UK: As drug abuse rises, so do knife murders. I don’t think it’s a coincidence
This is Peter Hitchens’s Mail on Sunday column
Sometimes we lose sight of what is important while we concentrate on things that are merely interesting or exciting. In any other week the murder of Sami Sidhom in an East London street would rightly have been major news. As it is, it has swiftly become background noise.
A much-loved young man, Sami was stabbed in the back in the dark in a part of our capital which, until recently, had been peaceful and safe for a century or more.
He is one of 62 killed in London already this year. Unlike most other crime statistics, violent death figures cannot be massaged or twisted. They cannot be exaggerated when the police are demanding more money, or minimised when the Government is claiming it has got on top of crime.
So we should think seriously about them. But we never do. They can’t really have much to do with police numbers. The forces with the biggest falls in numbers have not experienced the biggest rises in serious violence.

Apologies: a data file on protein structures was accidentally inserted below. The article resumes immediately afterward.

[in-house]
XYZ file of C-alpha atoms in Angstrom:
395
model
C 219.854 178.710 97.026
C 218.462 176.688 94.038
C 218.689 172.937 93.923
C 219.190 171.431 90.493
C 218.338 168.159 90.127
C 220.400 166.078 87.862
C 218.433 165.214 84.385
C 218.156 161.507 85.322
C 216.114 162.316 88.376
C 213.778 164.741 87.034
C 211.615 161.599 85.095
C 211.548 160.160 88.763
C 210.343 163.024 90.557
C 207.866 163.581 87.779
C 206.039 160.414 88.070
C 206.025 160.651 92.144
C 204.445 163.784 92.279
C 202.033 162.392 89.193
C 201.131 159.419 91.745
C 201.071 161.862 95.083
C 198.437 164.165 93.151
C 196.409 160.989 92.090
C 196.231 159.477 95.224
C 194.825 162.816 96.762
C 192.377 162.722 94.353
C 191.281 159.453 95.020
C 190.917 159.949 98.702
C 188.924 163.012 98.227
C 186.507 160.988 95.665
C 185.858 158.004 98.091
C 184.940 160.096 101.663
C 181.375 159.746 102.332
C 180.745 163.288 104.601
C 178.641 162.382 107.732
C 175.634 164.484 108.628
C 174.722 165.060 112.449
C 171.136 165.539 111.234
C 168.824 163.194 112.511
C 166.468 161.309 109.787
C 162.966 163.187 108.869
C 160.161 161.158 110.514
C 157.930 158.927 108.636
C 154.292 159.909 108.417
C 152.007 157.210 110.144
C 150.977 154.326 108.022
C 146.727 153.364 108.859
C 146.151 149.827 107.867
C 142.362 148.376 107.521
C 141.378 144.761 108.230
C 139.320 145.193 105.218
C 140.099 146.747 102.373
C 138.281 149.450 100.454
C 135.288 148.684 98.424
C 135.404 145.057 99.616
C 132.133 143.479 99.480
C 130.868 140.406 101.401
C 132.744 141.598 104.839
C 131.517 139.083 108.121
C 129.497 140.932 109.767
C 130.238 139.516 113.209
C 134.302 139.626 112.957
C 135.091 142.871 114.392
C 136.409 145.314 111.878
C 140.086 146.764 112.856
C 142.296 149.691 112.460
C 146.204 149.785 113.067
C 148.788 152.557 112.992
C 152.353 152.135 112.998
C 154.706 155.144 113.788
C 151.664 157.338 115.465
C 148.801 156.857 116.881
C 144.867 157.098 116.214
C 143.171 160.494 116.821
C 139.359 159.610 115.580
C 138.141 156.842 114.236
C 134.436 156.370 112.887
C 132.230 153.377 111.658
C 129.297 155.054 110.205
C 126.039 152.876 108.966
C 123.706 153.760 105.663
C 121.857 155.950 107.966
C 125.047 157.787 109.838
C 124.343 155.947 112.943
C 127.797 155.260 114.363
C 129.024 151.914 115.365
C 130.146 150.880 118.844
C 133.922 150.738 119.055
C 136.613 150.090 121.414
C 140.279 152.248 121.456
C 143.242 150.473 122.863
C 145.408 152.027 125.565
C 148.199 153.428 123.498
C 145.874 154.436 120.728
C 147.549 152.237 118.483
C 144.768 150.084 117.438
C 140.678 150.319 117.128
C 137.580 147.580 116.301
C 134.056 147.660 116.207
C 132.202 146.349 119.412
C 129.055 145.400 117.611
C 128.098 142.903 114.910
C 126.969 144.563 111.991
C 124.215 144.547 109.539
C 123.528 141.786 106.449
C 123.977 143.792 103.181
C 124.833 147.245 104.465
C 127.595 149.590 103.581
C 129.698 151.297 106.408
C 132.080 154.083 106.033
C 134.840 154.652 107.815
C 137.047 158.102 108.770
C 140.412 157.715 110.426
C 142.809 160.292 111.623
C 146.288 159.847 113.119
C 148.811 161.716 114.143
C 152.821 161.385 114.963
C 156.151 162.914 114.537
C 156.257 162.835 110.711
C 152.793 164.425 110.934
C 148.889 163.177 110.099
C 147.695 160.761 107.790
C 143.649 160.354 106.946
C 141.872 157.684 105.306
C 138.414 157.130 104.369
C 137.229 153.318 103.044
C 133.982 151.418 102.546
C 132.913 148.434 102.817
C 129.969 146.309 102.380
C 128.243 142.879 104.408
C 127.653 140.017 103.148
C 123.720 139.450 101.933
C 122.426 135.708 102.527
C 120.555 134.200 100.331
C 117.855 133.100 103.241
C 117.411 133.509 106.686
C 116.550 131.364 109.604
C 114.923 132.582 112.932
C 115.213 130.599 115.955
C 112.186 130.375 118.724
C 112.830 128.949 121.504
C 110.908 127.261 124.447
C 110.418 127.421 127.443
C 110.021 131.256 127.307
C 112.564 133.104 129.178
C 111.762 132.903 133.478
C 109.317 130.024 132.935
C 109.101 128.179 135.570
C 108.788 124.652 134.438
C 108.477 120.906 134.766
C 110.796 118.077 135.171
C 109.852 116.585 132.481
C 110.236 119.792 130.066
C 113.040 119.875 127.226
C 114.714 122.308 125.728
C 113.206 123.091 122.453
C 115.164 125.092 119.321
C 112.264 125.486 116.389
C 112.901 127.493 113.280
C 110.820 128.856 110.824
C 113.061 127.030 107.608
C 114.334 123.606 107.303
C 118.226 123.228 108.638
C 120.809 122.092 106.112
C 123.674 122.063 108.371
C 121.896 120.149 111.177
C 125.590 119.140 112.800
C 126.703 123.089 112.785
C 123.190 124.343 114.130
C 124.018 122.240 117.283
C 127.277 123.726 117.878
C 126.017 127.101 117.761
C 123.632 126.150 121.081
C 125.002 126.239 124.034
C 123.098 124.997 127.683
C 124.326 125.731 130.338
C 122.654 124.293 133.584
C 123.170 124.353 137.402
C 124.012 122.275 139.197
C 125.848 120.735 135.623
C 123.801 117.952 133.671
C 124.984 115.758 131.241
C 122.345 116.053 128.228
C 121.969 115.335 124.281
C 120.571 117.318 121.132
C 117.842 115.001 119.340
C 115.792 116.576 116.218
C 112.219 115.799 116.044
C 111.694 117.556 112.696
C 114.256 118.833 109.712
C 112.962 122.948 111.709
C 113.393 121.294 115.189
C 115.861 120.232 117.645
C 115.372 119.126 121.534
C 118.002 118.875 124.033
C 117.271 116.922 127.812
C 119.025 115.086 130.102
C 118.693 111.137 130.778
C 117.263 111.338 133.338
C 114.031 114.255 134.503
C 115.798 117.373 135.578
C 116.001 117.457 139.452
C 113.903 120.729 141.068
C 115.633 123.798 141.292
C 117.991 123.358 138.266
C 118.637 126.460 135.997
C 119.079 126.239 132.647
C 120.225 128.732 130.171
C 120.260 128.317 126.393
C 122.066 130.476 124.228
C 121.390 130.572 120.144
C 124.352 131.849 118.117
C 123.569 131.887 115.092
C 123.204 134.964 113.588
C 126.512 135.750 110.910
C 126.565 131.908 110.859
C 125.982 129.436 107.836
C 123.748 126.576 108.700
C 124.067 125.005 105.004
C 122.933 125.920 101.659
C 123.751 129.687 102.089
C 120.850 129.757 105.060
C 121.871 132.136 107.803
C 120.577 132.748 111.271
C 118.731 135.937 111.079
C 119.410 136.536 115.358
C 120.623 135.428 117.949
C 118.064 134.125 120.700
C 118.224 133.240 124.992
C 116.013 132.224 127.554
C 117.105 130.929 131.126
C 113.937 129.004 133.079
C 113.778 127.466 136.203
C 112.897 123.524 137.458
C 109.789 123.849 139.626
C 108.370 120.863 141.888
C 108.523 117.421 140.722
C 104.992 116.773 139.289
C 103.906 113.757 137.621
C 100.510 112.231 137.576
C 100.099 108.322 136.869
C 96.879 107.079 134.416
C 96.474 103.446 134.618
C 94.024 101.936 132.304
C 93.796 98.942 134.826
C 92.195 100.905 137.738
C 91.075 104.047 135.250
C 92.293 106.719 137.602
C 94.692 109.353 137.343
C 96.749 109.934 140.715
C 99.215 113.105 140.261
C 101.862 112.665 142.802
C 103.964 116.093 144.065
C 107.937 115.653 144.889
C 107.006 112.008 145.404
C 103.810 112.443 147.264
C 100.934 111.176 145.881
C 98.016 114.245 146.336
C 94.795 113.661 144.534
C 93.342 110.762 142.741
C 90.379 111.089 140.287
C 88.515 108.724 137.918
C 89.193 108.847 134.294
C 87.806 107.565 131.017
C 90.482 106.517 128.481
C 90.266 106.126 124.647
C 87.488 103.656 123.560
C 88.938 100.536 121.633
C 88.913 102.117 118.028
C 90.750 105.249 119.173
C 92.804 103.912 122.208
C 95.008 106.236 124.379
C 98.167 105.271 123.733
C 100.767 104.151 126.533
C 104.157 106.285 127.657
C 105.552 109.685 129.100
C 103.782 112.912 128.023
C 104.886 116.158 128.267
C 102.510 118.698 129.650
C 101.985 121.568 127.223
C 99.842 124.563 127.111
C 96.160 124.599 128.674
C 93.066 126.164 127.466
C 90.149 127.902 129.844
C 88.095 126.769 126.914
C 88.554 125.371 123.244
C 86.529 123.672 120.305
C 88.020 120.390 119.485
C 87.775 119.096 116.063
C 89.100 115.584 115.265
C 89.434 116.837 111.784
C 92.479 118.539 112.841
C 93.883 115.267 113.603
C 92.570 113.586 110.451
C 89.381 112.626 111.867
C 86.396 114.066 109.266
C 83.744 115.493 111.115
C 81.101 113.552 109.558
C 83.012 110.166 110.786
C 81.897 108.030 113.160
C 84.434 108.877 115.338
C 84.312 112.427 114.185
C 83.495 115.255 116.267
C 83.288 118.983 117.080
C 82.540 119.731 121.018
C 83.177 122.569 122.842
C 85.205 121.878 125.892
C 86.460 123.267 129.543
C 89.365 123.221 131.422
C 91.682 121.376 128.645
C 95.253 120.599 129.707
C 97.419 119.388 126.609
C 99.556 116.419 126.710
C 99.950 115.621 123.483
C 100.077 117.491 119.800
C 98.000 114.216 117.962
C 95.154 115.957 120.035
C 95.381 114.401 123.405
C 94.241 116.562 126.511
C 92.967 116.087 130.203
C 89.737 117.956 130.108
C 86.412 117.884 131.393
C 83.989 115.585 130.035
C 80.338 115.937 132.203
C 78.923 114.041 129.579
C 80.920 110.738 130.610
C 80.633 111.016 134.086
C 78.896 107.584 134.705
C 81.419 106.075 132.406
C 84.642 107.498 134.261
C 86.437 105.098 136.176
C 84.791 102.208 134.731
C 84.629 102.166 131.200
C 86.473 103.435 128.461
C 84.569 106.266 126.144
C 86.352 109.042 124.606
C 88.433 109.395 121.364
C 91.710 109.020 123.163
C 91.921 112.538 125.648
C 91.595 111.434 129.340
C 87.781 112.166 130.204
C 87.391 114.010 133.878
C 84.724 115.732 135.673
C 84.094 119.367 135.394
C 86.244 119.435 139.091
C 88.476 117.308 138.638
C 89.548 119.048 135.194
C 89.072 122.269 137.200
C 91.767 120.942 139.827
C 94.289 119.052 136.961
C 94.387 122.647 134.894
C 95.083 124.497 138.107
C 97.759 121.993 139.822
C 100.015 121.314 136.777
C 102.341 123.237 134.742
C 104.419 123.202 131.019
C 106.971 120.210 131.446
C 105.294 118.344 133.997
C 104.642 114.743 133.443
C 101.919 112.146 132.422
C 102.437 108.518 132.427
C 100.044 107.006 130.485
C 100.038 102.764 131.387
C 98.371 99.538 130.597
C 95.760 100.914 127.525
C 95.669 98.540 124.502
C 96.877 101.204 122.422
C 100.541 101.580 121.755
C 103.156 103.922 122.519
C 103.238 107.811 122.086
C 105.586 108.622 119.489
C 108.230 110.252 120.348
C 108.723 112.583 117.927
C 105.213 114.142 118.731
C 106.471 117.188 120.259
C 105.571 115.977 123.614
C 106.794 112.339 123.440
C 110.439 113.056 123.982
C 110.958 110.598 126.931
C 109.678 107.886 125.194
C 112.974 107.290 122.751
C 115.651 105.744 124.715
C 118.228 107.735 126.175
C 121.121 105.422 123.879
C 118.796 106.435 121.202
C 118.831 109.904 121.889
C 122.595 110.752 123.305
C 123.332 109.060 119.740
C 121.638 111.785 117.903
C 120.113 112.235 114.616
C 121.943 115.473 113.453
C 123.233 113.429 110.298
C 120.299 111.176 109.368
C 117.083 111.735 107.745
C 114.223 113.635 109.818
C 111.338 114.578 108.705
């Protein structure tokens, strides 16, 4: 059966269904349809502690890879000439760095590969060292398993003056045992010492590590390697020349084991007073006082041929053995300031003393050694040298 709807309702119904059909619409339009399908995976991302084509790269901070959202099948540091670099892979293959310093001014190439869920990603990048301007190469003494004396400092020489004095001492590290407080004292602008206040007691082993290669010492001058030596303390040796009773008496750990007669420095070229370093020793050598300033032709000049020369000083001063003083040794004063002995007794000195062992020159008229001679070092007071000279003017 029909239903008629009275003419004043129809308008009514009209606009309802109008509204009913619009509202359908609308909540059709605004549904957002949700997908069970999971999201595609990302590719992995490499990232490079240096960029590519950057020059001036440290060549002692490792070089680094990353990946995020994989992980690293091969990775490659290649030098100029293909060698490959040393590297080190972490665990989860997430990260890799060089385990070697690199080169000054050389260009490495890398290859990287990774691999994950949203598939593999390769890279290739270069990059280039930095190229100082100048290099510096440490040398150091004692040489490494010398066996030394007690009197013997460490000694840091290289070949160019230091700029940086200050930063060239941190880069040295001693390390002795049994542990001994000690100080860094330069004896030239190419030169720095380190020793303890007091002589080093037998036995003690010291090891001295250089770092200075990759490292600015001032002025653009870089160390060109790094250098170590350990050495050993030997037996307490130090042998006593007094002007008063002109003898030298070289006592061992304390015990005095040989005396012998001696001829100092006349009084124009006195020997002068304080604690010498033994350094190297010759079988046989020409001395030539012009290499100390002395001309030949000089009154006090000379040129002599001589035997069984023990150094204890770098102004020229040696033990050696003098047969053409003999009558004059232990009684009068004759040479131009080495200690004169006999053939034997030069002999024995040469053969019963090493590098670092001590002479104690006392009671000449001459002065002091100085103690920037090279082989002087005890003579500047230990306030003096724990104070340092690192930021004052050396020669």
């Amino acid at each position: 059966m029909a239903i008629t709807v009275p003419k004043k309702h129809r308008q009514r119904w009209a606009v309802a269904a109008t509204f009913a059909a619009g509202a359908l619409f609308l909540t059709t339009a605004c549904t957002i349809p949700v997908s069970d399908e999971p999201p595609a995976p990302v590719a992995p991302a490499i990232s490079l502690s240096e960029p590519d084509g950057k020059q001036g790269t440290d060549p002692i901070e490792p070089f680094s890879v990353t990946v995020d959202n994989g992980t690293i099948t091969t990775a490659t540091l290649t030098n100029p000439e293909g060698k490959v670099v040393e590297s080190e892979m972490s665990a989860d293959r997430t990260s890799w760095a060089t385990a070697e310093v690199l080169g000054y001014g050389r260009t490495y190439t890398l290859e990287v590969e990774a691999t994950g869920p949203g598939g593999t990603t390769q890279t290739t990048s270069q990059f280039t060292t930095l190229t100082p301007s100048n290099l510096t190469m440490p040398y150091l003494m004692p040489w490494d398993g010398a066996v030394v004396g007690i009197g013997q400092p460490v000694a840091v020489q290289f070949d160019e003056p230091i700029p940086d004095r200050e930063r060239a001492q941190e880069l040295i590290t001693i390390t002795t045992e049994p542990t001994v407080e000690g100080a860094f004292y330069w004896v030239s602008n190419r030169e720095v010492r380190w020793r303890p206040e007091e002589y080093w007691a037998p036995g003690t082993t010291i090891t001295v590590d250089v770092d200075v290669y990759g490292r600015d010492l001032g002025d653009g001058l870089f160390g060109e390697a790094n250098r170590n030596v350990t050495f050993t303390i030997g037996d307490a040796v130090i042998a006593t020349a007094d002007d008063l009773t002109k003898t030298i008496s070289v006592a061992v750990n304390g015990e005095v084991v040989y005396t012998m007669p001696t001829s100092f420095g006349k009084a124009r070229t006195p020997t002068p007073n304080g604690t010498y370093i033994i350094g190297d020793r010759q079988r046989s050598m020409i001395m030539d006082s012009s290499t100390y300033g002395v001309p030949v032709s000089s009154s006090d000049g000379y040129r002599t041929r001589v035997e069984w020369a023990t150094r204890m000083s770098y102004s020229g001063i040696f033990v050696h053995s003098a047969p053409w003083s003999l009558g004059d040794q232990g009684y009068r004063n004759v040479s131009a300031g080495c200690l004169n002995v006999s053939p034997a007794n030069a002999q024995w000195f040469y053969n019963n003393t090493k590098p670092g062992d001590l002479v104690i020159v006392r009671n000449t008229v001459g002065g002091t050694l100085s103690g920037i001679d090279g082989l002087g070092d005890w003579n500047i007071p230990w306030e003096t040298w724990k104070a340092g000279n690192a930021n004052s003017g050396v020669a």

At the start of this century, knife crime rose in spite of increased police numbers. After 2008, though police numbers fell, recorded knife crime fell too.
I’d be amazed if police numbers had any effect on anything myself, as the police are almost entirely absent from the streets and, at many times and in many places, there is very little evidence that they exist at all. You might as well blame social changes in this country on falls and rises in the number of schoolteachers in Japan.
I doubt claims that nasty material on social media has encouraged violence. But two very important things have changed. One is that the violent person has no fear of serious punishment if he kills. He will probably not be caught, and if he is he will suffer nothing worse than a few years in a prison run by people like him, where the drugs he likes are readily available.
The other is that he is in some way out of his mind because of those drugs. Anyone can pick up a knife, as they are everywhere and could not possibly be banned. But hardly anyone is unhinged enough to drive a sharpened steel blade into the body of another human being.